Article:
I wrote recently about the value telehealth can play in providing health coverage to those living in rural and remote areas. The paper highlights how retinal tele-screening significantly increased the evaluation rates in both rural and underserved areas, whilst also increasing access to care for minority and other high-risk groups.
Research from the University of Texas at Arlington highlights how micro-entrepreneurship can help to make the provision of telemedicine in such areas affordable and sustainable.
The authors advocate creating public-private partnerships to establish telemedicine centers. They suggest that each facility could cost between $9,000 and $12,000, which whilst being modest by western standards, is substantial for areas such as rural India.
The analysis focused specifically on non-profit telemedicine provider OTTET Telemedicine, who is based in Odisha, India. It aims to promote the use of telemedicine and expand the availability of healthcare into rural areas.
Odisha is a prime location for this, as it covers around 60,000 square miles and has a population of over 42 million. What's more, 83% of this population lives in rural areas. As such, the availability of healthcare in the state is very bad.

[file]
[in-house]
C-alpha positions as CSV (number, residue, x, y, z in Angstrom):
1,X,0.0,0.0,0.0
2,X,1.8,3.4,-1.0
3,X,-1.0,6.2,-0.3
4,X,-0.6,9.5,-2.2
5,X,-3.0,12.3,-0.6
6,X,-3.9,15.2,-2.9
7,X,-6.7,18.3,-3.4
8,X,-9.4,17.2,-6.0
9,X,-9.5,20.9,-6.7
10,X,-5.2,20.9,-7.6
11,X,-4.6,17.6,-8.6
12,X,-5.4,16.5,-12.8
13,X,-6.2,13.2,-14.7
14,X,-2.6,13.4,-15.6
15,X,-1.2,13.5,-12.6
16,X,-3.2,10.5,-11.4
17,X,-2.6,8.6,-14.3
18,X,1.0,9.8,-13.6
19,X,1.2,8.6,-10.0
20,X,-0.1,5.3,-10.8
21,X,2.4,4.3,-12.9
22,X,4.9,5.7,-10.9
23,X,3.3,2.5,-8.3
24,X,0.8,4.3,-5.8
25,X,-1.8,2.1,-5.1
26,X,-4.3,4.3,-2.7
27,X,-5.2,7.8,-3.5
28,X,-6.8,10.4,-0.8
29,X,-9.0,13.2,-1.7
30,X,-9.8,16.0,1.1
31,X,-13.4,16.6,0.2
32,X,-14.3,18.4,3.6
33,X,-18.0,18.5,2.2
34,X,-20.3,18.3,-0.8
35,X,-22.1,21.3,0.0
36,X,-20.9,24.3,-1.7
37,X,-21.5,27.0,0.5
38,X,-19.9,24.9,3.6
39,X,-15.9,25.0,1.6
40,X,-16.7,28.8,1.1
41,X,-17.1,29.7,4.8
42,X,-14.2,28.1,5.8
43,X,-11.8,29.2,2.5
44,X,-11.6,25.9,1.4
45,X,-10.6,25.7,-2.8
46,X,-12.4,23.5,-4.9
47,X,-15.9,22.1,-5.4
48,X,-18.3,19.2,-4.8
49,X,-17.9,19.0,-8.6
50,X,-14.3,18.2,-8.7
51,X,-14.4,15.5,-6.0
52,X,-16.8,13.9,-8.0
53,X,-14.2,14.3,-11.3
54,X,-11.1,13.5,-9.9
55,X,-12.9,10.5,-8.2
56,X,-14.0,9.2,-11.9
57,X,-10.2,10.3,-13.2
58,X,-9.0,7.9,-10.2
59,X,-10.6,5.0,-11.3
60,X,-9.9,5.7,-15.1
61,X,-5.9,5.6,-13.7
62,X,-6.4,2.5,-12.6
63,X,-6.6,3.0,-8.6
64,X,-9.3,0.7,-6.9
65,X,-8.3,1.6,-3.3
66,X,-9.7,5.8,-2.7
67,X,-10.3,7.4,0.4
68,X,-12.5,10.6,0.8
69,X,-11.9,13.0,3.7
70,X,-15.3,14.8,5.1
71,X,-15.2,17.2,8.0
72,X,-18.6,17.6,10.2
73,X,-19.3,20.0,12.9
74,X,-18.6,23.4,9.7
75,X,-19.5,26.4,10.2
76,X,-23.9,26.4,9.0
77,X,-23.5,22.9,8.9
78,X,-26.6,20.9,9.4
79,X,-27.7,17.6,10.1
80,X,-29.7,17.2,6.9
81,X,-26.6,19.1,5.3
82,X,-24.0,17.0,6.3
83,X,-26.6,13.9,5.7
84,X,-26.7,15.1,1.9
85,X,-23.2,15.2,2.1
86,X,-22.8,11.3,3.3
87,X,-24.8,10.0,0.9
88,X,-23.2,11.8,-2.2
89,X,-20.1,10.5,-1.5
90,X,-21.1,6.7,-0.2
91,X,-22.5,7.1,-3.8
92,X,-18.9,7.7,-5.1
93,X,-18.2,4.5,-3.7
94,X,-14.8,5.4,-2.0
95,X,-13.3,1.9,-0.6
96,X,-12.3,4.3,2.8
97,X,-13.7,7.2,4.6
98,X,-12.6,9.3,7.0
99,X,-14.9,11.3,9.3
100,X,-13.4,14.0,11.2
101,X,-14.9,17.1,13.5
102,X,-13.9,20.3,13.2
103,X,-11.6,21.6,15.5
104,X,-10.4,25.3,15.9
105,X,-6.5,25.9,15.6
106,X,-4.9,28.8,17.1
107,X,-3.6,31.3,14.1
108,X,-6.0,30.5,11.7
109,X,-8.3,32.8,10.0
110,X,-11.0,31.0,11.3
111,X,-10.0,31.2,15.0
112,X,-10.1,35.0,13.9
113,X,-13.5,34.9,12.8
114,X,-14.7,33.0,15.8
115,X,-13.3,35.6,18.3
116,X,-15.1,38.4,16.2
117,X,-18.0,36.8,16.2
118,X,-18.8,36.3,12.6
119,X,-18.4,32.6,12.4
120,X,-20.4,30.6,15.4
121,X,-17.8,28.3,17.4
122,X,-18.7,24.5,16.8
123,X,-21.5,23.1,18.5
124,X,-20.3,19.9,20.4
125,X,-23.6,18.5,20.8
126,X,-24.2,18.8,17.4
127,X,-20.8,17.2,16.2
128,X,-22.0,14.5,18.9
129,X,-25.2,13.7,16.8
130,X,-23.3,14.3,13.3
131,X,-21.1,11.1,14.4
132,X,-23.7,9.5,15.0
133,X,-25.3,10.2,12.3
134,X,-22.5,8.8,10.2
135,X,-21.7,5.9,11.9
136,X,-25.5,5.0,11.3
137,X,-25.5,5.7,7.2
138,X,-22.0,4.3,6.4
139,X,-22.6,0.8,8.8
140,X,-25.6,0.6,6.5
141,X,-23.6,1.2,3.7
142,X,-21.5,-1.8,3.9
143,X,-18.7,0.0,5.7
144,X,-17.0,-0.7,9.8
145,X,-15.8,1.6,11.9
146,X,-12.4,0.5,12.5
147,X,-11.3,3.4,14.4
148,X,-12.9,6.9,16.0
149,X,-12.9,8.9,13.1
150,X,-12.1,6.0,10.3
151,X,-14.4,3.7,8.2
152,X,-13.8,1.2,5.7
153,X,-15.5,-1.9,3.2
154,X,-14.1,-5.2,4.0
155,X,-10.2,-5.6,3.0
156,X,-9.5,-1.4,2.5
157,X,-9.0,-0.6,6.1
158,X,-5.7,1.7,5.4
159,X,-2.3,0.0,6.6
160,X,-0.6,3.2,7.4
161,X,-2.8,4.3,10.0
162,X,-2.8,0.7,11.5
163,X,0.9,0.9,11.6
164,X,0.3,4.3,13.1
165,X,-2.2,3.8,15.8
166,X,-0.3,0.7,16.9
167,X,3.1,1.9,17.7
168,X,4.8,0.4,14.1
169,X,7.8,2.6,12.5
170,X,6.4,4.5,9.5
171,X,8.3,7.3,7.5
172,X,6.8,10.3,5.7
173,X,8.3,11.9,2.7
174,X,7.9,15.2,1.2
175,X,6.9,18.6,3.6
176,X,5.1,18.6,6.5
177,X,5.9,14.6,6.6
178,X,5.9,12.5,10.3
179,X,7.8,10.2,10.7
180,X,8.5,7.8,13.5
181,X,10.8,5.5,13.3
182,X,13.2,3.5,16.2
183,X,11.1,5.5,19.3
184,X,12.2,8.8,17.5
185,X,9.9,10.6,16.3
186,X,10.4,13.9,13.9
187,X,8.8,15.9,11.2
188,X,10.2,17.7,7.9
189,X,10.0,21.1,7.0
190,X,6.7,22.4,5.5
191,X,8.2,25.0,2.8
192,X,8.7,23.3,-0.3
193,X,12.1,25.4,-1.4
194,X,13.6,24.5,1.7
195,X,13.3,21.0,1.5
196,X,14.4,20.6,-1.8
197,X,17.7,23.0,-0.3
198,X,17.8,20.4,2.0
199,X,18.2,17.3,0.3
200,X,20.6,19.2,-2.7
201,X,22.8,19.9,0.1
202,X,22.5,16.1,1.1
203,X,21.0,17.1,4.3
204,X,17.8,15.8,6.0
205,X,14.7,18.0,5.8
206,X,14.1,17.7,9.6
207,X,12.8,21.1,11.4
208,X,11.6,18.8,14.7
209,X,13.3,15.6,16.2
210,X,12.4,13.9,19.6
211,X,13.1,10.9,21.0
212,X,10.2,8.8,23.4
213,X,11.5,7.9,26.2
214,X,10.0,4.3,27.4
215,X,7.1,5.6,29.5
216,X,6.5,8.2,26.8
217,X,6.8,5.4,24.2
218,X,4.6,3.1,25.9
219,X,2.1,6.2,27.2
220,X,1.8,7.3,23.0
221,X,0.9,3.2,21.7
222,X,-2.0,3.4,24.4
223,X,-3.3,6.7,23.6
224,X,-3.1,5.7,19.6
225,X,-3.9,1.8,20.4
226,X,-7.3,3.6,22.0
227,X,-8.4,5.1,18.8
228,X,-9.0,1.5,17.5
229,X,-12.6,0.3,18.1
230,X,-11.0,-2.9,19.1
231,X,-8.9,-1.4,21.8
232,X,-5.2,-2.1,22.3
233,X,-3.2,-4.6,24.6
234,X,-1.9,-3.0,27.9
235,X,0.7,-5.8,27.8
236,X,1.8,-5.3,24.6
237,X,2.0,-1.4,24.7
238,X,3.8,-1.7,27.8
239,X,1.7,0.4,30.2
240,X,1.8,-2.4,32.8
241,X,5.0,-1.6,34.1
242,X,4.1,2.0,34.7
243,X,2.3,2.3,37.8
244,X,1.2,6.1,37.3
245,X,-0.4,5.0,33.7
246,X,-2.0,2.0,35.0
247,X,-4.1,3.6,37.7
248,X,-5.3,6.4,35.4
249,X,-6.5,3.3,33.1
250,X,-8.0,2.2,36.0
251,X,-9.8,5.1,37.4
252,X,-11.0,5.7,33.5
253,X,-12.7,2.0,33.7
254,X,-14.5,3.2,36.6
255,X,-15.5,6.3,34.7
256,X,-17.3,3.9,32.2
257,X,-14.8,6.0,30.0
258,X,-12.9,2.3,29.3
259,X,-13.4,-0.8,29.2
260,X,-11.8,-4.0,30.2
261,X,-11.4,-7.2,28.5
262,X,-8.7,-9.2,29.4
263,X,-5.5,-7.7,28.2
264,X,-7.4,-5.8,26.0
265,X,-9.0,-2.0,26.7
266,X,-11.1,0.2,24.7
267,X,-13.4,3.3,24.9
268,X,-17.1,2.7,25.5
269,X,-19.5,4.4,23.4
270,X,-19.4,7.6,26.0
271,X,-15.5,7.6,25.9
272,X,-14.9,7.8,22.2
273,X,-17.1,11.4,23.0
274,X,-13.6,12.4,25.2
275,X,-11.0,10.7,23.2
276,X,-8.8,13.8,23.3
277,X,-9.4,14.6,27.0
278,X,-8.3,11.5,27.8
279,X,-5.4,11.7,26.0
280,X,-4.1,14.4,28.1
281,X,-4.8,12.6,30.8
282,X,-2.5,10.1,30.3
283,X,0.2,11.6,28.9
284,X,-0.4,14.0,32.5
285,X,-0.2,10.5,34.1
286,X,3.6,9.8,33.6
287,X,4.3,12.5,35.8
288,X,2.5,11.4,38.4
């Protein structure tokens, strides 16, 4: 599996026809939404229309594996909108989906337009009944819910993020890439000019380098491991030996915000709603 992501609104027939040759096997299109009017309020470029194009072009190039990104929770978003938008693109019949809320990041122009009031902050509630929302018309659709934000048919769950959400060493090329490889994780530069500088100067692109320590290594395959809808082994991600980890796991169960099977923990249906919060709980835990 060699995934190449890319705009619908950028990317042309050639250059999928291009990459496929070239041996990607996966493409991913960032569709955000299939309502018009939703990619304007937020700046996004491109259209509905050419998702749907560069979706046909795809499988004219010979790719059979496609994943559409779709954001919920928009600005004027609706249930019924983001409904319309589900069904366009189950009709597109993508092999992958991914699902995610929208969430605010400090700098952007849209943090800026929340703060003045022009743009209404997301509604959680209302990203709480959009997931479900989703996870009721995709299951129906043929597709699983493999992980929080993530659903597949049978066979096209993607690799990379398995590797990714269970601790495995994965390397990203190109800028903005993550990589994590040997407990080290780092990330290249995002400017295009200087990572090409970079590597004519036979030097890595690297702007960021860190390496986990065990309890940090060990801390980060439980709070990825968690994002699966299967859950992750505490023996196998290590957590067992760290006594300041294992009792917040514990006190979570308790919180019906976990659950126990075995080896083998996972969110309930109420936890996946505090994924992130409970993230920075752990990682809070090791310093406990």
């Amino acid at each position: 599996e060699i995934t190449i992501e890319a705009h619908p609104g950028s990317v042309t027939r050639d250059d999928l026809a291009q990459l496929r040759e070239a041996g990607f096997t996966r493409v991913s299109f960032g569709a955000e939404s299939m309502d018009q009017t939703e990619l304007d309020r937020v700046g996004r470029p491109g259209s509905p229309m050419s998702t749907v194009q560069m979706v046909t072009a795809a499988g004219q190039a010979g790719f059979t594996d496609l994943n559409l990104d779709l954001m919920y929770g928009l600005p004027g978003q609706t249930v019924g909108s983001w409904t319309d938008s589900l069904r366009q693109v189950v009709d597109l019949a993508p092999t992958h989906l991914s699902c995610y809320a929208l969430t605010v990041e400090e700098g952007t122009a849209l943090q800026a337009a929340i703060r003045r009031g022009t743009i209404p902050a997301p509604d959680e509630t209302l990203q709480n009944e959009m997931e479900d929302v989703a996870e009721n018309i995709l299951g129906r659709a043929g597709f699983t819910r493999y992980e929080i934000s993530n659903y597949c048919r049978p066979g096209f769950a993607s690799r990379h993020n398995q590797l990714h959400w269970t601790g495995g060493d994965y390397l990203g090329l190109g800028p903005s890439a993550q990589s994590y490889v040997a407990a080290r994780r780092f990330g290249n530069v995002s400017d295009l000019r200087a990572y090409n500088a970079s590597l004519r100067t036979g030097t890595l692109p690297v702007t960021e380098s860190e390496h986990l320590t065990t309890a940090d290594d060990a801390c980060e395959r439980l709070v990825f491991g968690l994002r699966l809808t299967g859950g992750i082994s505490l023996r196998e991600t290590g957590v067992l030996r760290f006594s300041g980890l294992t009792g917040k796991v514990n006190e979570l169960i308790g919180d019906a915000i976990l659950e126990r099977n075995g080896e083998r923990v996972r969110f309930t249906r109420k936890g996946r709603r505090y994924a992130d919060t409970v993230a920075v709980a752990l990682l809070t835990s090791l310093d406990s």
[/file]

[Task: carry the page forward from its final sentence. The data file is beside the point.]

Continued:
The authors believe that a major barrier to successful implementation of telehealth is a lack of any real local ownership. This resulted in projects often failing whenever grants from funding agencies expire.
"One key to OTTET's success in implementing telemedicine projects in rural areas is getting someone in the community to invest in a telemedicine project's success," the authors say. "OTTET also tackles the lack of technical manpower in rural areas by training unemployed rural youths on telemedicine technology, another factor essential in the project's success."
The answer, they believe, is a more effective public-private partnership.
"We discovered that OTTET Telemedicine offers a viable approach to incremental and sustainable implementation of Information and Communications Technology-based development projects as long as there is local ownership and the public-private partnership model at work," they say.
They hope that their work will help to support the utilization of telemedicine in developing countries, and especially in rural areas that are historically underserved by health systems.